Workplace sexual harassment can cause both psychological and physical harm, making it a risk to health and safety.
Under the model WHS laws, a person conducting a business or undertaking (PCBU) must manage the health and safety risks of workplace sexual harassment between workers and from other people at the workplace, like customers and clients.
- Infographic: What is workplace sexual harassment?
- Infographic: The impacts of sexual harassment
- Infographic: Workplace sexual harassment – Your WHS duties
- Infographic: Steps to prevent workplace sexual harassment
- Infographic: What to do if you are sexually harassed at work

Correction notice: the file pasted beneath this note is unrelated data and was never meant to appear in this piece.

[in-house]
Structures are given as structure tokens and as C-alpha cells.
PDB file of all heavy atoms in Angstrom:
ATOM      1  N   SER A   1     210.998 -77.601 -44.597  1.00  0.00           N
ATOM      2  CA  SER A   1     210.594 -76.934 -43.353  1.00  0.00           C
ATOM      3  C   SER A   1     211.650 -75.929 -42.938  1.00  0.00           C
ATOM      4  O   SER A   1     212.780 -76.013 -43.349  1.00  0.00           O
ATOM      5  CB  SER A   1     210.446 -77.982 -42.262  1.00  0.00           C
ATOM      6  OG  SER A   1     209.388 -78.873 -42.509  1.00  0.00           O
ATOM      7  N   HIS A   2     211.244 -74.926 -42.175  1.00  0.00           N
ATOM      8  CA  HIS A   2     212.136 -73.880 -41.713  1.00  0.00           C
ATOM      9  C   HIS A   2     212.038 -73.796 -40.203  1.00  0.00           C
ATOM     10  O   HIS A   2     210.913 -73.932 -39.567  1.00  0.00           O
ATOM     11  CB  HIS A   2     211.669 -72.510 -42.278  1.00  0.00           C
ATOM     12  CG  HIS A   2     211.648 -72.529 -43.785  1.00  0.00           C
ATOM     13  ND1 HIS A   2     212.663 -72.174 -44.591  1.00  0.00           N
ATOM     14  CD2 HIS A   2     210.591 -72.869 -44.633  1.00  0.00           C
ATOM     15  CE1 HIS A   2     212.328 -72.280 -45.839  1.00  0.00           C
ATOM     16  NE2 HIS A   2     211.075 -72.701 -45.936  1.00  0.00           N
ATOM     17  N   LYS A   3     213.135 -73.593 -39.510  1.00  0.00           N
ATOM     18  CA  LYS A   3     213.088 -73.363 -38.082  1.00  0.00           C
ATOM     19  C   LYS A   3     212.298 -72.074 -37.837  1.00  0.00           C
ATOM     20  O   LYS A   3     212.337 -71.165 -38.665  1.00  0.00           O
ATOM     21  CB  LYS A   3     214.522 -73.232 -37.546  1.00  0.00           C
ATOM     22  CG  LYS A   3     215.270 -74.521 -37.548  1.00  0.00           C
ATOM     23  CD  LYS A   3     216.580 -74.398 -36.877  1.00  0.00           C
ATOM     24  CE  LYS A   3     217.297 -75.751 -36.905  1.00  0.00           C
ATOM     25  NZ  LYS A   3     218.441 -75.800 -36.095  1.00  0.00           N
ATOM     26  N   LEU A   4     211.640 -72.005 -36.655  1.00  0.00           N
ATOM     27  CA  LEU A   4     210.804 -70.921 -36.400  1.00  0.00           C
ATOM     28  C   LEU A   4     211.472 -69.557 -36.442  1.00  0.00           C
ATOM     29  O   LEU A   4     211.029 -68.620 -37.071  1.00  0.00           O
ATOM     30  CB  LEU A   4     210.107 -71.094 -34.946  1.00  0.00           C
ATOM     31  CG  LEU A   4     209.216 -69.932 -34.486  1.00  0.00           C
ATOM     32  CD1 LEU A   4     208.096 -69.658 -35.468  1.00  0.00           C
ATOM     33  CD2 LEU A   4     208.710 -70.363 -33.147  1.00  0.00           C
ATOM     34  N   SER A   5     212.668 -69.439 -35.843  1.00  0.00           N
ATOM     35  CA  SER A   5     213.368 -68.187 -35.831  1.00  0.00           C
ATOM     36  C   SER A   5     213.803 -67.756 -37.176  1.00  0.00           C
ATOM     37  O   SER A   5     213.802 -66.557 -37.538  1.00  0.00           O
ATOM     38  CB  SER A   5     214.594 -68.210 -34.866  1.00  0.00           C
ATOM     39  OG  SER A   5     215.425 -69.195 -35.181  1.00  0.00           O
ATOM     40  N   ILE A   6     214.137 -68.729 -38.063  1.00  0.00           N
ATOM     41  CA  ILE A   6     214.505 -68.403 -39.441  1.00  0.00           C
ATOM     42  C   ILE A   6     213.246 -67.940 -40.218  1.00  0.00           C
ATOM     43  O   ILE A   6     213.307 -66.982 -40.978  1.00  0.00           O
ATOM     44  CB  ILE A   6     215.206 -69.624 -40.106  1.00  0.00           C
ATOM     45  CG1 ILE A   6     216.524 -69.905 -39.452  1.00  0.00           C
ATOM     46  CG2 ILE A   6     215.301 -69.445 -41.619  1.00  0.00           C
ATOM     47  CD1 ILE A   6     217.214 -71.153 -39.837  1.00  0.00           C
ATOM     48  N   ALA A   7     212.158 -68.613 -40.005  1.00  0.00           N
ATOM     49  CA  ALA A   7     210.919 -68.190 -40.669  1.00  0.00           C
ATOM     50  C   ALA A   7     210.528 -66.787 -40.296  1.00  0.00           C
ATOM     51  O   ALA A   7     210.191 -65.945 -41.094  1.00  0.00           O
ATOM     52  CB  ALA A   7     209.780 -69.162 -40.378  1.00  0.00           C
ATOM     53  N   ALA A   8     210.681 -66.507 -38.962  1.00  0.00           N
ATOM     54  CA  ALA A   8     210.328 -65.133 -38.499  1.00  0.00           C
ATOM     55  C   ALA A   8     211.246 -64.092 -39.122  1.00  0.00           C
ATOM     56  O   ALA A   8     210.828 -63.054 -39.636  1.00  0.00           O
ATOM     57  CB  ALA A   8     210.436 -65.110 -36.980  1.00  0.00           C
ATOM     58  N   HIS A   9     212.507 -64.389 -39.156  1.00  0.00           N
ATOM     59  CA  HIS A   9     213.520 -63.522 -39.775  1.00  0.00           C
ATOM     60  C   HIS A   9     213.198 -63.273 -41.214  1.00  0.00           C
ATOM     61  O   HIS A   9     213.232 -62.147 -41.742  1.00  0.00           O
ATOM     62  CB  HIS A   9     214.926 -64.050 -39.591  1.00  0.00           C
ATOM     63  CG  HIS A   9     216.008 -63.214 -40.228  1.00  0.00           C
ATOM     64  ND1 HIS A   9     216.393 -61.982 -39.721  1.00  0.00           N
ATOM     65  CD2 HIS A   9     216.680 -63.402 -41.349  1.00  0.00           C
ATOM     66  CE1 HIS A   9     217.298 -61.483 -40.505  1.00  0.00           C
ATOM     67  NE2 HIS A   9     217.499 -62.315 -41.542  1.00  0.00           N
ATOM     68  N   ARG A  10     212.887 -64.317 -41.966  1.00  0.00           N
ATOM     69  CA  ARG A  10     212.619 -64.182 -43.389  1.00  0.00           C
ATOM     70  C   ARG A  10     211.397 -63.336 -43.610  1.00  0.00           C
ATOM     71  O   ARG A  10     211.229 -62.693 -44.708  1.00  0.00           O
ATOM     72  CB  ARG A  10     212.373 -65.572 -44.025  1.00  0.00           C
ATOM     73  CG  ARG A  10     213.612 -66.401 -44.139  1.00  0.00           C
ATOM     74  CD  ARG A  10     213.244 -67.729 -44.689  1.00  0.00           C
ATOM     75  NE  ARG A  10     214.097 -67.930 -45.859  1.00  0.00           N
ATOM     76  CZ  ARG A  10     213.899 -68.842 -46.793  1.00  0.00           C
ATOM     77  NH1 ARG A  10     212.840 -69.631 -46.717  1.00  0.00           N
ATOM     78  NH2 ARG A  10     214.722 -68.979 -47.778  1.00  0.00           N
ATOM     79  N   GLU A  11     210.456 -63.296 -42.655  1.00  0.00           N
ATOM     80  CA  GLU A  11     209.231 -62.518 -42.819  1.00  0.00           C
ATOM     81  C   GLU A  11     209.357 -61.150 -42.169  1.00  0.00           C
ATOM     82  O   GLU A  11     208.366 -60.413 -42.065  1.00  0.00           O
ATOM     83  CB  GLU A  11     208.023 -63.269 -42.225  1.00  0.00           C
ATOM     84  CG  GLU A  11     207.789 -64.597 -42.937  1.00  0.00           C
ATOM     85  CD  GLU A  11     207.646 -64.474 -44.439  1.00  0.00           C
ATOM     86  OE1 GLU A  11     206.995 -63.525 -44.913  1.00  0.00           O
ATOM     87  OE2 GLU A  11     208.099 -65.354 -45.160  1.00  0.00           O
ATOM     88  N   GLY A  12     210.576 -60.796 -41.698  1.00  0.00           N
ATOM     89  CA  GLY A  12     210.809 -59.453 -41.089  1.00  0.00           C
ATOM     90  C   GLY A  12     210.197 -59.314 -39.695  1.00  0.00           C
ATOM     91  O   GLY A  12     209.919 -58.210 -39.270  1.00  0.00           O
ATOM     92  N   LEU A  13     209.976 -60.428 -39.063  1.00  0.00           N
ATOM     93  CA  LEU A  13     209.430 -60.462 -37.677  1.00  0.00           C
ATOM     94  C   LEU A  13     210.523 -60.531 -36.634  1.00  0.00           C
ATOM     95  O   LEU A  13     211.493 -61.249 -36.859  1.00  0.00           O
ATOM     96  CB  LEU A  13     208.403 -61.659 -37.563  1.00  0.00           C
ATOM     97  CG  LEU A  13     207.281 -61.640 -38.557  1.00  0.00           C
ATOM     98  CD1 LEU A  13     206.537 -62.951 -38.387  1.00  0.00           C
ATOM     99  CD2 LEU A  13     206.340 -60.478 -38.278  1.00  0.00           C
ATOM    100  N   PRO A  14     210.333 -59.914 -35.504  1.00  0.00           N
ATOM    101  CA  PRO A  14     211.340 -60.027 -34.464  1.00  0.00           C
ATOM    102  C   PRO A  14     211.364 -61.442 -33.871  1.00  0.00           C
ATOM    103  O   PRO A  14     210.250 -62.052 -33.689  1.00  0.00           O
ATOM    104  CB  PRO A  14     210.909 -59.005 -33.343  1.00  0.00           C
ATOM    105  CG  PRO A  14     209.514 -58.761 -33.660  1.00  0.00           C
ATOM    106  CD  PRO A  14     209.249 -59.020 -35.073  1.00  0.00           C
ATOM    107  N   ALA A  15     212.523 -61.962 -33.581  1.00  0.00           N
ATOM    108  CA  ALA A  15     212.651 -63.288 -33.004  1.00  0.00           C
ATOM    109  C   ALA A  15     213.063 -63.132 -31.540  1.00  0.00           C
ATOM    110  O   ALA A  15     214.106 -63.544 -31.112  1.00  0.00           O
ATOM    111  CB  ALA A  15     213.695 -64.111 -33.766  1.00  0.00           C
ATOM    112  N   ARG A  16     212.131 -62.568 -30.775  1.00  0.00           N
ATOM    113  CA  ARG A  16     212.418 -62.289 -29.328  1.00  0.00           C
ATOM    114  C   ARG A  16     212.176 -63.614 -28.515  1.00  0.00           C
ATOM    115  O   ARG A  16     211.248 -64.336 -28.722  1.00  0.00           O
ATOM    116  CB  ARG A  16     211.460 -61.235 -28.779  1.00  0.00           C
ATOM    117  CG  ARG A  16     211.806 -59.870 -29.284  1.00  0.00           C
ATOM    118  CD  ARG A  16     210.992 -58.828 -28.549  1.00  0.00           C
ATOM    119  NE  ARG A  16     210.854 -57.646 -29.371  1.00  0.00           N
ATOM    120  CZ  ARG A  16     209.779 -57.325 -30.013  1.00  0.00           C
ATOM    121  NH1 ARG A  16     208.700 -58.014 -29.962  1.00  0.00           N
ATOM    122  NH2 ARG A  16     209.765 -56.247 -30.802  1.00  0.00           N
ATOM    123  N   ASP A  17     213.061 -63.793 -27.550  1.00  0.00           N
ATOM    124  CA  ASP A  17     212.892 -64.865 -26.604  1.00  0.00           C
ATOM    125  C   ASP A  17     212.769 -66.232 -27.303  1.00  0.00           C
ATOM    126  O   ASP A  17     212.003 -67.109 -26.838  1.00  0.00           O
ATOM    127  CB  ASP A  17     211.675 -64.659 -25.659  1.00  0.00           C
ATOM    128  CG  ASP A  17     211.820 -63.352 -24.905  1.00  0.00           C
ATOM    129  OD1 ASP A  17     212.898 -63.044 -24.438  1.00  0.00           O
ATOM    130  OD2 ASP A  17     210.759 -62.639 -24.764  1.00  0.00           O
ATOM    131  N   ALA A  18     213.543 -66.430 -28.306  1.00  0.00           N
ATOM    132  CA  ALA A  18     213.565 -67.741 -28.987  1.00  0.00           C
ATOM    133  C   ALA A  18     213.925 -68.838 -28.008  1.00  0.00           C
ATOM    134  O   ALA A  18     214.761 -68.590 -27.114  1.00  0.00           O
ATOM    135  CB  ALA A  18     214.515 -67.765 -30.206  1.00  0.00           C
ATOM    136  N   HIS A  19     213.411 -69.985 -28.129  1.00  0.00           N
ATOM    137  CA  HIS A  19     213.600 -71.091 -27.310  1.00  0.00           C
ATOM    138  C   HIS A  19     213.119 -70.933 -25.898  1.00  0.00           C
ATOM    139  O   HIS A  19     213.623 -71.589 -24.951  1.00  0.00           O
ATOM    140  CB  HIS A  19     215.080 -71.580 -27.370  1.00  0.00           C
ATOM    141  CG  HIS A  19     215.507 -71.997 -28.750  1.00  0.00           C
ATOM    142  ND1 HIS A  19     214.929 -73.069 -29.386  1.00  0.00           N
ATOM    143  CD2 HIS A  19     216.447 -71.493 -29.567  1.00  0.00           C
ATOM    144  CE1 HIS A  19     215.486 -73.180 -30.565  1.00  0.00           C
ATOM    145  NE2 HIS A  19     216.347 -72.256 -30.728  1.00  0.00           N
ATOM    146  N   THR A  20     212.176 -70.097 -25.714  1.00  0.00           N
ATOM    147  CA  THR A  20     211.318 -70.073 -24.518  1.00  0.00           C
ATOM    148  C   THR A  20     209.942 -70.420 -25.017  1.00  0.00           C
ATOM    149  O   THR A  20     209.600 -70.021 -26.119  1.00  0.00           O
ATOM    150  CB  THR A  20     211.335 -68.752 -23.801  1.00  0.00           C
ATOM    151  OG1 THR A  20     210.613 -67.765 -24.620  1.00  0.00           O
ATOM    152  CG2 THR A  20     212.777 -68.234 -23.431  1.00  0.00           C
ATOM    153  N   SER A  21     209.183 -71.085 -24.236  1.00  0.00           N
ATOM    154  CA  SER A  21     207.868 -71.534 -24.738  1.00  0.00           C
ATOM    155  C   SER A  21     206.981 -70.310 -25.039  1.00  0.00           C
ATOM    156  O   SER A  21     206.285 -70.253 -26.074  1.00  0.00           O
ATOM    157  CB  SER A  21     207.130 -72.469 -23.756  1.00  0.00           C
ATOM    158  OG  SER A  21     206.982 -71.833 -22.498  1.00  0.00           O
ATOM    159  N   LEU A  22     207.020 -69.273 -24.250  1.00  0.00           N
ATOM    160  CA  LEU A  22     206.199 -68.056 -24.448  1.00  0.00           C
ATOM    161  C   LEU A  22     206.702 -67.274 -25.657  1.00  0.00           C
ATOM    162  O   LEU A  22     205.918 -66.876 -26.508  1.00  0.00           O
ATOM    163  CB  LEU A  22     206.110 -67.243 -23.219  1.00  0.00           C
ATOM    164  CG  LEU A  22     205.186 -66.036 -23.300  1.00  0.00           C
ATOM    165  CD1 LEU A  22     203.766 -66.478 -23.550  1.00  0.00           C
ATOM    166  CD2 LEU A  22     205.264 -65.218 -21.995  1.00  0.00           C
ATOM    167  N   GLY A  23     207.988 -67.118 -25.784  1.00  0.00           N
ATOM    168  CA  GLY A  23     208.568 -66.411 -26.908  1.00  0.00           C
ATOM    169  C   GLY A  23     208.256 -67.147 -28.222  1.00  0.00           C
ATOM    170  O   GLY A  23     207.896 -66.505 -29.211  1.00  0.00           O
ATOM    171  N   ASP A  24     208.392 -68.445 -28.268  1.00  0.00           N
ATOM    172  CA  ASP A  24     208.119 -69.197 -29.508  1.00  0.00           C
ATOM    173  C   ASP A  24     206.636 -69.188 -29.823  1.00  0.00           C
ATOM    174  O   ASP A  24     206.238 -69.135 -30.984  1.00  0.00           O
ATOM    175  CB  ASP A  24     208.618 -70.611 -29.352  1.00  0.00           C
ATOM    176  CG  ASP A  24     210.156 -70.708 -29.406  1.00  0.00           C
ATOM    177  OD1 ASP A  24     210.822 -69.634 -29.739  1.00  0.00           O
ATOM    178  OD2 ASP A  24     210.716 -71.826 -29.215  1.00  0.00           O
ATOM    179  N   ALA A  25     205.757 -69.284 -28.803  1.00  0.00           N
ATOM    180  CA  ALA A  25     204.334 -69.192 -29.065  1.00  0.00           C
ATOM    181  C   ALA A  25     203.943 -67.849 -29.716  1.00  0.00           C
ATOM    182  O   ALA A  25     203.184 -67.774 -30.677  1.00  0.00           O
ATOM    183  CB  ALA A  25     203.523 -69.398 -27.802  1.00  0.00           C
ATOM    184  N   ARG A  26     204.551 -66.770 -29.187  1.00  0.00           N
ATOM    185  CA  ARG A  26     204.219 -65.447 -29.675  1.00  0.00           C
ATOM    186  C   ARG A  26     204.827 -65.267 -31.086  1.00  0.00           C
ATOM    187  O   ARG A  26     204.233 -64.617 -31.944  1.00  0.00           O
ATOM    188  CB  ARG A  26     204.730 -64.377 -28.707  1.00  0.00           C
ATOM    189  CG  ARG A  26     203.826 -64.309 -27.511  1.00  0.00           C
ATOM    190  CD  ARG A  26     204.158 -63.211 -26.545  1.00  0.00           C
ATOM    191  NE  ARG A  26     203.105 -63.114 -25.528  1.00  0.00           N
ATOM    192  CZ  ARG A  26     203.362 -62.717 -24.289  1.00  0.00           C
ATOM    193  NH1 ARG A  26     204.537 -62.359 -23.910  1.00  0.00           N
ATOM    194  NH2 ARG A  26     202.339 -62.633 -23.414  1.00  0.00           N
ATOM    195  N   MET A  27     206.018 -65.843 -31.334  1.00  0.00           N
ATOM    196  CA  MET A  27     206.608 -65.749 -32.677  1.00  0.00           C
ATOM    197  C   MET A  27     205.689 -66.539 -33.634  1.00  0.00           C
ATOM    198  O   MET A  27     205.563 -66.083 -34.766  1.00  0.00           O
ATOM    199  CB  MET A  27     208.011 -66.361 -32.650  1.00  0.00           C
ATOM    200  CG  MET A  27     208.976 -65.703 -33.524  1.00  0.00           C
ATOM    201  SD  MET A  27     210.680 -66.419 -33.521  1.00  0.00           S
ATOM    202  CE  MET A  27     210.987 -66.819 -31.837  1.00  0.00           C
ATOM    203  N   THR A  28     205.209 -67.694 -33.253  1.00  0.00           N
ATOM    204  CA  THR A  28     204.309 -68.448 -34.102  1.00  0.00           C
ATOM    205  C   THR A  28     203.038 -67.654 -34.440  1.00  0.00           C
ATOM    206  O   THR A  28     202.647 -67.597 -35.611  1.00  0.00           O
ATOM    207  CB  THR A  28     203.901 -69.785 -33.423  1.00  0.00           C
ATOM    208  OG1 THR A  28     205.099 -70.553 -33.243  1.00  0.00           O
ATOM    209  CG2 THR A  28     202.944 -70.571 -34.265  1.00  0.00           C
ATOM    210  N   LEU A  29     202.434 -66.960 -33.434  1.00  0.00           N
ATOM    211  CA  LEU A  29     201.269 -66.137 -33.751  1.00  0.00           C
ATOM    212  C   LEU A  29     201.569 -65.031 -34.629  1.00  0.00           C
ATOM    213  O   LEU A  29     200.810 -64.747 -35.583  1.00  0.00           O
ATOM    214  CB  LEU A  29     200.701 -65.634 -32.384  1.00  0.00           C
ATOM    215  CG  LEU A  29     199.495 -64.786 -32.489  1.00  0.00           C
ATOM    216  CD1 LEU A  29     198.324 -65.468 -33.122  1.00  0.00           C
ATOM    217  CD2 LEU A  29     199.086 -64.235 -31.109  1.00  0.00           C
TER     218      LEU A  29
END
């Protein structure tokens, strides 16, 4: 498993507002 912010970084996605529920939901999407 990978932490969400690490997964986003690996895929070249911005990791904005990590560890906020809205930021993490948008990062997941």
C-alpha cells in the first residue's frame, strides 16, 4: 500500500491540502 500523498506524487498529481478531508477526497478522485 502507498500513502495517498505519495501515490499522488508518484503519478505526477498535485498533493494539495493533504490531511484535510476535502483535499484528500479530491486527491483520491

- Infographic: Workplace sexual harassment statistics
Influencing positive change and accountability: Sexual harassment at work
Watch Safe Work Australia CEO, Michelle Baxter deliver a keynote presentation at Comcare’s national forum on sexual harassment. Michelle discusses how sexual harassment at work has been dealt with in the past and what needs to change, positive duties in the WHS Act to prevent sexual harassment, and the work Safe Work Australia is doing to prevent sexual harassment at work.
- Work-related psychological health and safety: A systematic approach to meeting your duties
- Preventing workplace sexual harassment guide
- Preventing workplace sexual harassment – guidance for small business
- Workplace sexual harassment – advice for workers
- Workplace violence and aggression
- Workplace bullying
- Australian Human Rights Commission report of the National Inquiry into Sexual Harassment in Australian Workplaces (Respect@Work)